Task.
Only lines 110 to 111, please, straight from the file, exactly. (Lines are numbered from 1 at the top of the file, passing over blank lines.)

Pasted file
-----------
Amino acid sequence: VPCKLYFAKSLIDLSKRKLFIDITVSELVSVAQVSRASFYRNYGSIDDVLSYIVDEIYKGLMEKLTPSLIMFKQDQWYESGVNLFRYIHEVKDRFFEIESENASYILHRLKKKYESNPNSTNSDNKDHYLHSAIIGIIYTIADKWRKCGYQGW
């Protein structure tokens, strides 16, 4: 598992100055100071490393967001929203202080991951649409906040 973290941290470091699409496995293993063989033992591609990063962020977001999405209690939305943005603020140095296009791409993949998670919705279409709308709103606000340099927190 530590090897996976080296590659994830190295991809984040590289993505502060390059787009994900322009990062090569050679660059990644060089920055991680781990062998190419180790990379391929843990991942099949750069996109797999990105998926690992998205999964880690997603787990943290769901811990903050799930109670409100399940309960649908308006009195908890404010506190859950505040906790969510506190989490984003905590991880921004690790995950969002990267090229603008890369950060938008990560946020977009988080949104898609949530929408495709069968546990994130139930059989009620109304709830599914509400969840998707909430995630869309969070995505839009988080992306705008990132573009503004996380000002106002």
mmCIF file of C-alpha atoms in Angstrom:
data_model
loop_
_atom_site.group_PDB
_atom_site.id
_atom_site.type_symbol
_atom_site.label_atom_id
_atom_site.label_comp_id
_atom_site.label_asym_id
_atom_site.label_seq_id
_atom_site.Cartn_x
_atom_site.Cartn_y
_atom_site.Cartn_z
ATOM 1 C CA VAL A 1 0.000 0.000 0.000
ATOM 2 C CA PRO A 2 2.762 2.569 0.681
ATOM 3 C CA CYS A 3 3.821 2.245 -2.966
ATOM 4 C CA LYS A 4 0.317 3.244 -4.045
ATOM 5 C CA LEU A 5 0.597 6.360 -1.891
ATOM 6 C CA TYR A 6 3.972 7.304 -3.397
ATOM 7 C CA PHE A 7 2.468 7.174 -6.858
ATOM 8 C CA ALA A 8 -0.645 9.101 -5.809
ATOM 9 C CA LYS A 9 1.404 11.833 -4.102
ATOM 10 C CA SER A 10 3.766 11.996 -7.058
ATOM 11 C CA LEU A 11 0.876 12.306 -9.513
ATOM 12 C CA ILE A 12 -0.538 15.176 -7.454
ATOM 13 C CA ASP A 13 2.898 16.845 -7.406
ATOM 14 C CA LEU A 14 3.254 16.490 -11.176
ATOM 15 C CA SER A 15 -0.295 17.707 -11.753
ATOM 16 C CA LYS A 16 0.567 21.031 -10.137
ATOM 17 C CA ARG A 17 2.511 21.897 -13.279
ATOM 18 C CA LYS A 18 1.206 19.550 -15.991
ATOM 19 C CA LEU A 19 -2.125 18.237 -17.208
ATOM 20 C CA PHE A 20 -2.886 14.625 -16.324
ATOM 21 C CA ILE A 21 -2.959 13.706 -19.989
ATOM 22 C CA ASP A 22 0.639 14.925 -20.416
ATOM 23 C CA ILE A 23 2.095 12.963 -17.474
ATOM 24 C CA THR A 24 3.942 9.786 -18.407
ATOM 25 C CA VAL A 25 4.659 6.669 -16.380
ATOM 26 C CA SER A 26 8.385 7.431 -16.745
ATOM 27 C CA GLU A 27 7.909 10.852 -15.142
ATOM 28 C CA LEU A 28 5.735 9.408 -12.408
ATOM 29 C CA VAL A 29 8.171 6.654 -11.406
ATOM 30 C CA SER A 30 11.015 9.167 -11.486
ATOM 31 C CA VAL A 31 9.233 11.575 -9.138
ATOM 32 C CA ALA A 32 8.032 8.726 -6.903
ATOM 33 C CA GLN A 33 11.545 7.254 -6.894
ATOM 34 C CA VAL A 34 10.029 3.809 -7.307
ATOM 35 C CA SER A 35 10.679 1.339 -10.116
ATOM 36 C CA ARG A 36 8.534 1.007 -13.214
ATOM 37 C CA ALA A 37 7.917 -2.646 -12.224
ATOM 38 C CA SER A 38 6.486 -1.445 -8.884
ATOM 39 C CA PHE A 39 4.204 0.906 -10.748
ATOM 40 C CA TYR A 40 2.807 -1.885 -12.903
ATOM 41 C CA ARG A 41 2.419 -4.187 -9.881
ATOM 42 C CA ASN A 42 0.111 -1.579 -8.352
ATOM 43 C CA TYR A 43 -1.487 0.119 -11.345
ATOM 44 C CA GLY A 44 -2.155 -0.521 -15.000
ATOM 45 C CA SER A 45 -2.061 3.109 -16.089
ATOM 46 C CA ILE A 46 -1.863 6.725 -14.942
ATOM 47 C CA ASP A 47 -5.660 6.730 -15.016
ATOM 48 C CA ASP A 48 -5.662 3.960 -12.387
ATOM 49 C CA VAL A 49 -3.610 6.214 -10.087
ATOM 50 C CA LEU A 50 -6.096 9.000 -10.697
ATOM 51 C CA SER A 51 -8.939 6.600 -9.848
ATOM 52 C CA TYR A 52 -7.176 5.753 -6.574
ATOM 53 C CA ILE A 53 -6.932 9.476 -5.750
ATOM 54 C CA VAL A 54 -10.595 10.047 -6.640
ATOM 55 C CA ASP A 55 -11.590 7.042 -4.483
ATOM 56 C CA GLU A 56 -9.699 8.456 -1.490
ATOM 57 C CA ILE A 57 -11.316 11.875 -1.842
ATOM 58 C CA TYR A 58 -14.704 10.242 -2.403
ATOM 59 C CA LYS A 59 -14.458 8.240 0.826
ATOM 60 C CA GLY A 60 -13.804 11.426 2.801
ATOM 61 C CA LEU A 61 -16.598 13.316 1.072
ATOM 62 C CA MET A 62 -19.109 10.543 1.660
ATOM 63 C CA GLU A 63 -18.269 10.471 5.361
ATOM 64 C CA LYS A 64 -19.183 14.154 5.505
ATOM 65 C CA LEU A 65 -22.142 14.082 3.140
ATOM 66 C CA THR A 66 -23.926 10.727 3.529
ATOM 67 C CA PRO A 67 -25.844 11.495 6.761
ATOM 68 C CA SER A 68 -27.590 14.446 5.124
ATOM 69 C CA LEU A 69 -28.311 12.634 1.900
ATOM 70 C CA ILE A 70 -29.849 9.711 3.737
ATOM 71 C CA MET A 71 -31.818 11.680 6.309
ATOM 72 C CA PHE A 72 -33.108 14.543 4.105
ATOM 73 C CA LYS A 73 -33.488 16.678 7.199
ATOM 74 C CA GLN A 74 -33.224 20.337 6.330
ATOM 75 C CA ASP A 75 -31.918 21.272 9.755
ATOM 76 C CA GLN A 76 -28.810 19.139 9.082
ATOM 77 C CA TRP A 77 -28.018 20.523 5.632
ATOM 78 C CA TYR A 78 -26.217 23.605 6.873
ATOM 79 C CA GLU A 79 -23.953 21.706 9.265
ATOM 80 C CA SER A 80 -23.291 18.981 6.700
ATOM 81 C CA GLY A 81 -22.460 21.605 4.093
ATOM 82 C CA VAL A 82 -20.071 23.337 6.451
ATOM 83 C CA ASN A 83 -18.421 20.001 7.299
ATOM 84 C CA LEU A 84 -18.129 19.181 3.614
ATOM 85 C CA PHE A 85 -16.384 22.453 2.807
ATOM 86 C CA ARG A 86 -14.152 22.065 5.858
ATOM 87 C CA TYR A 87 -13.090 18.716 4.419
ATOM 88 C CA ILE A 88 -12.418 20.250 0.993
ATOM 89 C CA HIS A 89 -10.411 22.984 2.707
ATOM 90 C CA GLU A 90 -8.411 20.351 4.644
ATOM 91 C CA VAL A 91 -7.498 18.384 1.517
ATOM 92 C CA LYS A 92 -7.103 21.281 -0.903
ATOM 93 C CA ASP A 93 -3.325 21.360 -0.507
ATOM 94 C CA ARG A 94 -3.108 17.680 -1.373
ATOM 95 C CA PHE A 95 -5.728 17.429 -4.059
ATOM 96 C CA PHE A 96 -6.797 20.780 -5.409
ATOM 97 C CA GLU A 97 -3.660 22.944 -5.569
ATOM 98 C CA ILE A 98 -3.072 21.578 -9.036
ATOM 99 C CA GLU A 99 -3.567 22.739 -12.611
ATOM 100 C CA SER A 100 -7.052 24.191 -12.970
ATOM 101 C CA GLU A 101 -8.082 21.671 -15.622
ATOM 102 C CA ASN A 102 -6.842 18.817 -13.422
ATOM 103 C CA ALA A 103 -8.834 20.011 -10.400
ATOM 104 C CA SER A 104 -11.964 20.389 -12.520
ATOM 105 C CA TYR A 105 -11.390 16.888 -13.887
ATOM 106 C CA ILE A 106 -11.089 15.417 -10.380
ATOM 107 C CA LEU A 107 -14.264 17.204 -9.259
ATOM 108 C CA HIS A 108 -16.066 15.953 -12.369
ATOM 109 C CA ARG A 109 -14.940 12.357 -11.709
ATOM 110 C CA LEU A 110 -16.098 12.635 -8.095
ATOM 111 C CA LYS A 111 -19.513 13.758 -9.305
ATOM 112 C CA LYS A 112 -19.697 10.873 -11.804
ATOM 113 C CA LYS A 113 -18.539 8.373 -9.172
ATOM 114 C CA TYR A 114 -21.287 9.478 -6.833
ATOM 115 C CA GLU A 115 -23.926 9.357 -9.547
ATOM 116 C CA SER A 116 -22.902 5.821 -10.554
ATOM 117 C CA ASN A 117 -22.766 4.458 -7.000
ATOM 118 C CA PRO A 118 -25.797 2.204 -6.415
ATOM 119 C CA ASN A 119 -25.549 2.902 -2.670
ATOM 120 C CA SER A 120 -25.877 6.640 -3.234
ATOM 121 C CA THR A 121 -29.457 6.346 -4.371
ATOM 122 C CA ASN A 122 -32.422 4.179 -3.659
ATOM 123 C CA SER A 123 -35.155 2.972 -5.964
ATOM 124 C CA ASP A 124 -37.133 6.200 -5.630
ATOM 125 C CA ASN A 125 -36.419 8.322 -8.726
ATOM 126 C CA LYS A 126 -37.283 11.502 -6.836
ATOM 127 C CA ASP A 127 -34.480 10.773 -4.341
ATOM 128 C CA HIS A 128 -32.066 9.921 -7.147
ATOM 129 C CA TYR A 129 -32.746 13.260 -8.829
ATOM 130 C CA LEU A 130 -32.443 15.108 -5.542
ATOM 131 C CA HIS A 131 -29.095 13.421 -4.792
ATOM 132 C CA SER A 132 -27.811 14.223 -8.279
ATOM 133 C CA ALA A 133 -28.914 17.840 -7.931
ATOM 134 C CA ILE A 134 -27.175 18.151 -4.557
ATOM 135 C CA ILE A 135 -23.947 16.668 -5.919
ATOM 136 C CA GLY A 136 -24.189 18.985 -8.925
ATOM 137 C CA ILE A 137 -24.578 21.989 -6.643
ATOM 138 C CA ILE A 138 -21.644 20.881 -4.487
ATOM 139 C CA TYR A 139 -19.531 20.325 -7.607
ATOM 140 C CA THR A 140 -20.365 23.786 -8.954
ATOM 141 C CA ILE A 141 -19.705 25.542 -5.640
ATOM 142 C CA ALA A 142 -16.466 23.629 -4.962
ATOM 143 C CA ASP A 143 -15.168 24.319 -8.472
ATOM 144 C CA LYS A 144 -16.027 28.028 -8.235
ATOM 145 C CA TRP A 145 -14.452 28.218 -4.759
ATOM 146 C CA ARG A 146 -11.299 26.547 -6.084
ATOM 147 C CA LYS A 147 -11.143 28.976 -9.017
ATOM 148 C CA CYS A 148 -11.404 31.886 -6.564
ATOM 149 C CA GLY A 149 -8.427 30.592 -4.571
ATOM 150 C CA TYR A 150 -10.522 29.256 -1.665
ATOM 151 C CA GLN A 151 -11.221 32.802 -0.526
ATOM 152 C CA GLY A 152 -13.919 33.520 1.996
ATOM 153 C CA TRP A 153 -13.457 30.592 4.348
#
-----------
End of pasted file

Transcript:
ATOM 95 C CA PHE A 95 -5.728 17.429 -4.059
ATOM 96 C CA PHE A 96 -6.797 20.780 -5.409